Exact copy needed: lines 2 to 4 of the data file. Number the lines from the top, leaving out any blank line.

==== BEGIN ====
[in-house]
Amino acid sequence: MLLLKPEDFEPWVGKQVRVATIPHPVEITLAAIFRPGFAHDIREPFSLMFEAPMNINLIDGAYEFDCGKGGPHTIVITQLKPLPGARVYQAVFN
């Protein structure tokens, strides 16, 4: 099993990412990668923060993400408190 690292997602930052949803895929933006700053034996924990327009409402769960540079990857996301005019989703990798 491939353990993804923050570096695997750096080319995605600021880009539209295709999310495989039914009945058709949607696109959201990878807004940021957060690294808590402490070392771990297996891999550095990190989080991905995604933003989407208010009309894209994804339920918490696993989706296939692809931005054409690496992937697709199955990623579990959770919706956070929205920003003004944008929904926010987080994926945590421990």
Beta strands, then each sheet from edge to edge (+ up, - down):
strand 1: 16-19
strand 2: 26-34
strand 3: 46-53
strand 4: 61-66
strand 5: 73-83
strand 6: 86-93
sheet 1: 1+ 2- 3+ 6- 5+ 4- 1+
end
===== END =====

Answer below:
Amino acid sequence: MLLLKPEDFEPWVGKQVRVATIPHPVEITLAAIFRPGFAHDIREPFSLMFEAPMNINLIDGAYEFDCGKGGPHTIVITQLKPLPGARVYQAVFN
């Protein structure tokens, strides 16, 4: 099993990412990668923060993400408190 690292997602930052949803895929933006700053034996924990327009409402769960540079990857996301005019989703990798 491939353990993804923050570096695997750096080319995605600021880009539209295709999310495989039914009945058709949607696109959201990878807004940021957060690294808590402490070392771990297996891999550095990190989080991905995604933003989407208010009309894209994804339920918490696993989706296939692809931005054409690496992937697709199955990623579990959770919706956070929205920003003004944008929904926010987080994926945590421990």
Beta strands, then each sheet from edge to edge (+ up, - down):